Cerro San Martin is in our Nephite land northward. Criterion 3 satisfied.

4. This map of volcanoes active in the Holocene Epoch (last 10,000 years) is from the Smithsonian's Global Volcanism Project.
Mesoamerican Volcanoes Active in the Holocene
And this map of earthquakes in the last 116 years registering magnitudes 4.5 or higher is from USGS.
Significant Mesoamerican Earthquakes 1900-2016
Cerro San Martin is in an area that experiences both volcanism and seismic activity. Criterion 4 satisfied.

5, 6. These isobars showing average annual rainfall are from INEGI.
Average Annual Precipitation
Cerro San Martin averages over 4,000 millimeters of precipitation annually, making it one of the wettest places in Mexico. Only 60 air kilometers away is a much drier area that receives less than 1/3 that amount of rainfall. Criteria 5 & 6 satisfied.

7. Cerro San Martin is surrounded by rich cropland, grassland, and tropical forest. It is 5 km from the seacoast and 30 km from freshwater Lake Catemaco where more than 1,000 licensed commercial fisherman earn their livelihood casting small nets on its waters. Deer are plentiful in the region. Large quantities of snails are harvested commercially for food. This is a bountiful area with a potentially high carrying capacity.
Ecology of Eastern Tuxtlas
Military strategists could imagine many battle scenarios where the heavily fluted slopes of Cerro San Martin would offer high ground advantage to the defenders in combat.
Topography of Cerro San Martin, Google Maps Terrain Layer
Criterion 7 satisfied.

8. Five kilometers eastward from Cerro San Martin lies the Gulf of Mexico.
Eastward to the Sea
Criterion 8 satisfied.

9, 10. Zooming in, we find no natural barriers a traveler would have to cross over to go the short distance from Cerro San Martin to the sea.
Unobstructed Travel from the Hill to the Sea
Criteria 9 & 10 satisfied.

11. The Papaloapan is the second largest river in Mexico by discharge volume. Many Book of Mormon geographers, ourselves included, consider the extensive wetlands near its mouth to be the Waters of Ripliancum. They are the second largest wetlands in Mexico, and the largest in the territory we correlate with the Nephite land northward. This map shows our river network superimposed on an INEGI map of permanent bodies of water.
Proposed Waters of Ripliancum WNW from Cerro San Martin
Criterion 11 satisfied.

12. We superimpose a rough quadrangle with an area of 575 hectares on top of Cerro San Martin. Of course, the actual surface area of the hill is much greater due to folding, but this crude graphic shows that a hill the size of Cerro San Martin is in the ballpark of reasonableness for hosting a refugee camp with nearly a quarter of a million displaced persons.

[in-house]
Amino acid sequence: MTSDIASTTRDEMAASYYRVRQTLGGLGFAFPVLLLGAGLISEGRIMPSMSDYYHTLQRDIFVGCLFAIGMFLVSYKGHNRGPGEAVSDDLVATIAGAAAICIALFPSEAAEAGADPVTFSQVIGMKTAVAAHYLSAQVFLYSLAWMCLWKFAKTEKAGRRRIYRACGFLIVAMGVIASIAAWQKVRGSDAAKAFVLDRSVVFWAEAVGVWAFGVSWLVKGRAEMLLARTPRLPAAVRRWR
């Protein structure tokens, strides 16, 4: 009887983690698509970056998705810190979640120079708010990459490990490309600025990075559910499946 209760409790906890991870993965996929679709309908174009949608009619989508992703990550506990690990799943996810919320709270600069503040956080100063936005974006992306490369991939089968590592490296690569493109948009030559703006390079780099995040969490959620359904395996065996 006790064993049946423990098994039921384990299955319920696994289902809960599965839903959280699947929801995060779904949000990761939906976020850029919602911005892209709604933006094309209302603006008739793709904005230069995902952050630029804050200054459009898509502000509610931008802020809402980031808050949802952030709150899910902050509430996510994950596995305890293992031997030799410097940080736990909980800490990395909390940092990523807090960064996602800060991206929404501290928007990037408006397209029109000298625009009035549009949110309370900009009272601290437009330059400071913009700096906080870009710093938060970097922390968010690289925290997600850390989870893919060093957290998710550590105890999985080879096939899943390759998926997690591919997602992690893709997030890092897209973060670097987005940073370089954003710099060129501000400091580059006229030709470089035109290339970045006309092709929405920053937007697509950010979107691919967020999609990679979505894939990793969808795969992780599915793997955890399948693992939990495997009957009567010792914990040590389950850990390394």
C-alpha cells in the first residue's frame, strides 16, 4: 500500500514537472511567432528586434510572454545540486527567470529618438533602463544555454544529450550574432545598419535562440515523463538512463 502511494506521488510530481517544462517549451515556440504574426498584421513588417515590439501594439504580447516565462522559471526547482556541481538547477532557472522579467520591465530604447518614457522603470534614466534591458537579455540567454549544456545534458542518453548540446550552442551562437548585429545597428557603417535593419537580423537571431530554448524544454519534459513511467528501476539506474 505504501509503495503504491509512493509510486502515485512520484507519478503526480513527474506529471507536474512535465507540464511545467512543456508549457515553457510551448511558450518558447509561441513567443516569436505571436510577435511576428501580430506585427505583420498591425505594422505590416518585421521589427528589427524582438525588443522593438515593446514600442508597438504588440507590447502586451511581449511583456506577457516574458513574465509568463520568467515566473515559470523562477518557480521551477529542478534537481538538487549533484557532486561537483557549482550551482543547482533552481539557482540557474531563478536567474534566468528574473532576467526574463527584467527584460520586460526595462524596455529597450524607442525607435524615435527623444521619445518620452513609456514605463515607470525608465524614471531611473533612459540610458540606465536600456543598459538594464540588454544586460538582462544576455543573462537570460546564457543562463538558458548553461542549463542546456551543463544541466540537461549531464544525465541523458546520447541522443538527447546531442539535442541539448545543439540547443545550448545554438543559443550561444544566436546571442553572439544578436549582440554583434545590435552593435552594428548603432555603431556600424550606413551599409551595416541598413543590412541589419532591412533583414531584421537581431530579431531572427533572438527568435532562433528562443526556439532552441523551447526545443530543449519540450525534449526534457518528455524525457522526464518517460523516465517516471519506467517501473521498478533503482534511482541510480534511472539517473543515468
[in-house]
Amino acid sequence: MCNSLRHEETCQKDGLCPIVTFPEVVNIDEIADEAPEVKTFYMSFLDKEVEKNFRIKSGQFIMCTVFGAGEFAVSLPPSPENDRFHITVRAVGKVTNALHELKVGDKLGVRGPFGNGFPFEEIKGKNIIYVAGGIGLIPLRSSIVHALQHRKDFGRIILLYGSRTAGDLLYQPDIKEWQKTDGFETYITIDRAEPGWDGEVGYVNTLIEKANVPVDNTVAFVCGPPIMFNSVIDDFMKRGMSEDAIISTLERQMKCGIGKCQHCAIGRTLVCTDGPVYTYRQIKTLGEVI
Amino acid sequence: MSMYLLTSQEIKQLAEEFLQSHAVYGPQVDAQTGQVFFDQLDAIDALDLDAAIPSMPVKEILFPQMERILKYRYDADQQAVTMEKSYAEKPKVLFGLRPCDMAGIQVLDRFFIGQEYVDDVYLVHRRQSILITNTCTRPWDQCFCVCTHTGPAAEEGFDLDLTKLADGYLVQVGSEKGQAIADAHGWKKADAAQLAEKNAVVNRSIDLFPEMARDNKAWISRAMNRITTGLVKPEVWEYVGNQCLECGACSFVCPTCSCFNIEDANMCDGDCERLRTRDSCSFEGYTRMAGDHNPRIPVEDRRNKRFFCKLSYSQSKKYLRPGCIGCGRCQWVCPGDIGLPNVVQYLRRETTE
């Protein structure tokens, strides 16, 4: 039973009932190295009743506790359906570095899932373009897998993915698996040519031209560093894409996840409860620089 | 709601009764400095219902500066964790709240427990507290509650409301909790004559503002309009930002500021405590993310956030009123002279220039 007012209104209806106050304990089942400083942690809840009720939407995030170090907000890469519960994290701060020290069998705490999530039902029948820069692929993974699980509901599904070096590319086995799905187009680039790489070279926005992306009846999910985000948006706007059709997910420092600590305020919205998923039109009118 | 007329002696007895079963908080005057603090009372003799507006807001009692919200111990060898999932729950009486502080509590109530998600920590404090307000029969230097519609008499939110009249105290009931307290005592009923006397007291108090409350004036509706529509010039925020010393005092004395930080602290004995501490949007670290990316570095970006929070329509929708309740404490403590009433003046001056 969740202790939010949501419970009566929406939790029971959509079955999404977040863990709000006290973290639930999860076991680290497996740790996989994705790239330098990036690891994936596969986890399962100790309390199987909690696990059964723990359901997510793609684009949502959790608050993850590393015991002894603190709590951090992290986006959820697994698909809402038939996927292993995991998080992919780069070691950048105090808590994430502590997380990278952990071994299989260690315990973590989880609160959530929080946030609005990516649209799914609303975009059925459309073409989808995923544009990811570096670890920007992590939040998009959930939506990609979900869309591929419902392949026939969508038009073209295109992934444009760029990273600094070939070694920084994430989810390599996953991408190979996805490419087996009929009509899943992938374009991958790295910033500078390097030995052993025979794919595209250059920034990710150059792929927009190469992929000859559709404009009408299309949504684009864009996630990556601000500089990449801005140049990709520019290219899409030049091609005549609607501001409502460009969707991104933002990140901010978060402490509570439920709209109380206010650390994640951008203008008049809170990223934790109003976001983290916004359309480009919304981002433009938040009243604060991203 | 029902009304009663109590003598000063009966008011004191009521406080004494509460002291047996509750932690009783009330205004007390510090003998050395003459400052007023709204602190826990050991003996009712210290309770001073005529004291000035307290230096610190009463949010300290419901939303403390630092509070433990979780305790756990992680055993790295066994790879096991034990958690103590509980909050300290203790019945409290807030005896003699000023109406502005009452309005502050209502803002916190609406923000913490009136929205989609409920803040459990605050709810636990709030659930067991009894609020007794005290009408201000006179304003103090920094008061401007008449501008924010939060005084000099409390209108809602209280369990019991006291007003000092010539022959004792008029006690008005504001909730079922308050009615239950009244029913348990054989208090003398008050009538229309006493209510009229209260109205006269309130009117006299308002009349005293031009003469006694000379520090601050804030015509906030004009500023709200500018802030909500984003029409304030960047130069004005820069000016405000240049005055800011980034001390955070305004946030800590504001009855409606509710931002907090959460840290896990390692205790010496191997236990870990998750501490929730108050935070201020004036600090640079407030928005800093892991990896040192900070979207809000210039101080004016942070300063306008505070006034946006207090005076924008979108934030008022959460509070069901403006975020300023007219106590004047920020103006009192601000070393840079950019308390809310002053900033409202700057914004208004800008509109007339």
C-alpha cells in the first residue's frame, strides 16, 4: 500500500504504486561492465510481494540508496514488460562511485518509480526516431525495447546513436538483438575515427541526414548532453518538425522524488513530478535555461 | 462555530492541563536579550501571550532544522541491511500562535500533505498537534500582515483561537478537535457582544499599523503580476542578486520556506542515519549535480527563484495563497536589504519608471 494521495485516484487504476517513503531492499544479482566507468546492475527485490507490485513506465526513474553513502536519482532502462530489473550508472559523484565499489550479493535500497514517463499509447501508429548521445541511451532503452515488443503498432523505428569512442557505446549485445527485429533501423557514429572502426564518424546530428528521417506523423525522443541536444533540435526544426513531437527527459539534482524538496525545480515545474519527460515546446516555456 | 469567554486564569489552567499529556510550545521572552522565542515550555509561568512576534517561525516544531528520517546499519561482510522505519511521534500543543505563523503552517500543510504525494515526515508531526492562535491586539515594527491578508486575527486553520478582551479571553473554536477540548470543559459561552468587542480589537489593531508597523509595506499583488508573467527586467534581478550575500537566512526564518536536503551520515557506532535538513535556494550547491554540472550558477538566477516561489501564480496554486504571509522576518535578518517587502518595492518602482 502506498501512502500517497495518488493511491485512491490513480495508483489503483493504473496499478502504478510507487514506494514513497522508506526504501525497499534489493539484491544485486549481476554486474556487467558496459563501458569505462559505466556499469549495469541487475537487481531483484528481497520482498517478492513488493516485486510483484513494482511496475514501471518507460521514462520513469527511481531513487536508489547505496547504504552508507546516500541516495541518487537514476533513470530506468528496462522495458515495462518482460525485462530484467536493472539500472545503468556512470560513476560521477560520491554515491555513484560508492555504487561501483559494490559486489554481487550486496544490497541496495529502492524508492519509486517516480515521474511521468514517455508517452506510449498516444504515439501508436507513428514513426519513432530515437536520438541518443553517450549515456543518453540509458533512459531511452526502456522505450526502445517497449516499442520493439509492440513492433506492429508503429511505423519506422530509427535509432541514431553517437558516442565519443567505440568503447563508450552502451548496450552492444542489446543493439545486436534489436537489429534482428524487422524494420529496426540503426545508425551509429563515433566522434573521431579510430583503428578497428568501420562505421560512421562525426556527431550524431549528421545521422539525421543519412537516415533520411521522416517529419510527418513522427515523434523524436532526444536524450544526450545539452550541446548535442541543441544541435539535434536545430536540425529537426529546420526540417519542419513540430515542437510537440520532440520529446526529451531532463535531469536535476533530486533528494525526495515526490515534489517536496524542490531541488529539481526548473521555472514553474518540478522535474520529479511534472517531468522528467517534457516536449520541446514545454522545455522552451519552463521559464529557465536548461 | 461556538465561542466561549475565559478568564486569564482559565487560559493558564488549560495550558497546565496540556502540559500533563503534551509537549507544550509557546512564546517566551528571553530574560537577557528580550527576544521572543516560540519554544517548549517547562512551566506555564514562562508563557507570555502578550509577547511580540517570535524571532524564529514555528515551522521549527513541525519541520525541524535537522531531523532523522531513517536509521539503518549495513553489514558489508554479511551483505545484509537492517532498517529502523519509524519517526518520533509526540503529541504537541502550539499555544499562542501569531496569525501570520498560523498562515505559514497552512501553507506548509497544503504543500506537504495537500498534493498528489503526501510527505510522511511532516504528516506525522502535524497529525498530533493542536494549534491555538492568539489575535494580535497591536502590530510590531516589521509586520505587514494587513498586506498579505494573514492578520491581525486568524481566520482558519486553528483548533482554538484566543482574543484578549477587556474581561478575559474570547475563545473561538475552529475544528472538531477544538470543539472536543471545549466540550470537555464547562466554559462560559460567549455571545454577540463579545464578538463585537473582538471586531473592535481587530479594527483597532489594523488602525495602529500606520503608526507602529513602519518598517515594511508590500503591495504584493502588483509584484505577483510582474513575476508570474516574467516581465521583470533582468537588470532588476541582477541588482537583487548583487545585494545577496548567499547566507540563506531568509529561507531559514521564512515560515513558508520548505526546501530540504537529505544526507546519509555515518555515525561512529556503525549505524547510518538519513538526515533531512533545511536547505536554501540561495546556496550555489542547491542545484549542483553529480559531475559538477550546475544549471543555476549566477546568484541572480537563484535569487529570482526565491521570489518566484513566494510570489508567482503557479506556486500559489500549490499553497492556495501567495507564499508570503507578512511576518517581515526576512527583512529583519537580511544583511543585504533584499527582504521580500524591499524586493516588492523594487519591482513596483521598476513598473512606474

575 Hectares Relative to Cerro San Martin
Criterion 12 satisfied.

13. Cerro San Martin is roughly circular in shape as this terrain plane set to 500 meters clearly shows.
Classic Conical Volcano
Criterion 13 satisfied.

14. Coatzacoalcos is a major city about 30 kilometers from Cerro San Martin. These are the average annual high and low temperatures for Coatzacoalcos as reported by World Weather Online.
Average High and Low Temperatures near Cerro San Martin
The coldest month is January whose average low is 19 Celsius or 66 Fahrenheit. Criterion 14 satisfied.

15. Cerro San Martin is 1,180 meters high and has an area of approximately 15 square kilometers.
Rough Outline of Cerro San Martin
Our correlate for hill Riplah is Cerro Pampache in Alta Verapaz, 2,060 meters high with an area of approximately 220 square kilometers. For more details on Cerro Pampache, see the article "Hill Riplah."
Rough Outline of Cerro Pampache
Our Ramah/Cumorah is much smaller than our Riplah. Criterion 15 satisfied.

16. Cerro San Martin is surrounded by level ground sloping outward as this topographical map shows.
Cerro San Martin and Environs
The clear sight lines Mormon describes are possible in this terrain. Criterion 16 satisfied.

17. If the invading Lamanite armies camped about where the towns of Pajapan and Tatahuicapan are today, they would have been 3 - 5 kilometers from the base of the hill.
Distance from Pajapan to Cerro San Martin
The scenario described in Mormon chapter 6 is viable in this location. Criterion 17 satisfied.

18, 19. From the 1,180 meter summit of Cerro San Martin, Mormon and Moroni would have had a clear view of the battlefield below. Concentric circles show the distance from the summit in 1 kilometer increments.
Field of Vision at 1, 2, 3, and 4 km from Summit
The same circles superimposed on aerial photography.
Field of Vision in 1 Kilometer Increments
Cerro San Martin is so symmetrical that the 1 km circle nearly follows the 800 meter elevation contour. The 2 km circle nearly follows the 600 meter elevation contour. The 3 km circle nearly follows the 400 meter elevation contour. And, the 4 km circle nearly follows the 200 meter elevation contour. Mormon's description of his view from the top works in this location. Criteria 18, 19 satisfied.

20. Cerro San Martin is the easternmost point in the Tuxtlas. It is the peak nearest the lower Coatzacoalcos. It is the Tuxtla summit closest to the ocean. It has over 900 meters of vertical rise from any point on its periphery. It stands apart.
Cerro San Martin in Topographical Context
When we zoom out, it stands out even more dramatically on the landscape because of the extensive coastal plains surrounding it.
Cerro San Martin in Larger Shaded Relief Context
This hill is unique enough to have been known to both Nephites and Lamanites. Criterion 20 satisfied.